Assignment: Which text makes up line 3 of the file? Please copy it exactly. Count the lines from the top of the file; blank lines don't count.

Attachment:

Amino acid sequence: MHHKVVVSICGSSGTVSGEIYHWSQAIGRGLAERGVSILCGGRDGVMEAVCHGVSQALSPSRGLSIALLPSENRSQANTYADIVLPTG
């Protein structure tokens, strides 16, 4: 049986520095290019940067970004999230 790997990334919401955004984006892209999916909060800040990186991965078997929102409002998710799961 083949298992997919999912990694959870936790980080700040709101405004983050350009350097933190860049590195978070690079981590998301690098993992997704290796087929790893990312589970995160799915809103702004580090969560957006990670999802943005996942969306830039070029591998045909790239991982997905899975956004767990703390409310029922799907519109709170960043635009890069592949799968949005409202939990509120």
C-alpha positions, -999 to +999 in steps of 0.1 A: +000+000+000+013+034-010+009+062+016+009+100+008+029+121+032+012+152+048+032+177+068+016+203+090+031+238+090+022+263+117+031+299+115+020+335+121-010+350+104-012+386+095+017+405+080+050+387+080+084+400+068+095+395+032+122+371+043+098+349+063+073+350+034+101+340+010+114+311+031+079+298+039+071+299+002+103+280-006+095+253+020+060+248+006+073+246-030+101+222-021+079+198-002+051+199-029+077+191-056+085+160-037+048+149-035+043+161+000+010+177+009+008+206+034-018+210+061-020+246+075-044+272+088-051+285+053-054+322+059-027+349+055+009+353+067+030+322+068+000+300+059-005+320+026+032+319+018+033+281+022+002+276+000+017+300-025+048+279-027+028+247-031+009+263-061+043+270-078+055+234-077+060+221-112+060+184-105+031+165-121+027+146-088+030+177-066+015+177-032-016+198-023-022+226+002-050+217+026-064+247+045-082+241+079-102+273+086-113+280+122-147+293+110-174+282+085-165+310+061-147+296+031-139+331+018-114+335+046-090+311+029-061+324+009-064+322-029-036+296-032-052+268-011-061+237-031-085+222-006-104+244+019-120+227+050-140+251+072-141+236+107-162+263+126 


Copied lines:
C-alpha positions, -999 to +999 in steps of 0.1 A: +000+000+000+013+034-010+009+062+016+009+100+008+029+121+032+012+152+048+032+177+068+016+203+090+031+238+090+022+263+117+031+299+115+020+335+121-010+350+104-012+386+095+017+405+080+050+387+080+084+400+068+095+395+032+122+371+043+098+349+063+073+350+034+101+340+010+114+311+031+079+298+039+071+299+002+103+280-006+095+253+020+060+248+006+073+246-030+101+222-021+079+198-002+051+199-029+077+191-056+085+160-037+048+149-035+043+161+000+010+177+009+008+206+034-018+210+061-020+246+075-044+272+088-051+285+053-054+322+059-027+349+055+009+353+067+030+322+068+000+300+059-005+320+026+032+319+018+033+281+022+002+276+000+017+300-025+048+279-027+028+247-031+009+263-061+043+270-078+055+234-077+060+221-112+060+184-105+031+165-121+027+146-088+030+177-066+015+177-032-016+198-023-022+226+002-050+217+026-064+247+045-082+241+079-102+273+086-113+280+122-147+293+110-174+282+085-165+310+061-147+296+031-139+331+018-114+335+046-090+311+029-061+324+009-064+322-029-036+296-032-052+268-011-061+237-031-085+222-006-104+244+019-120+227+050-140+251+072-141+236+107-162+263+126 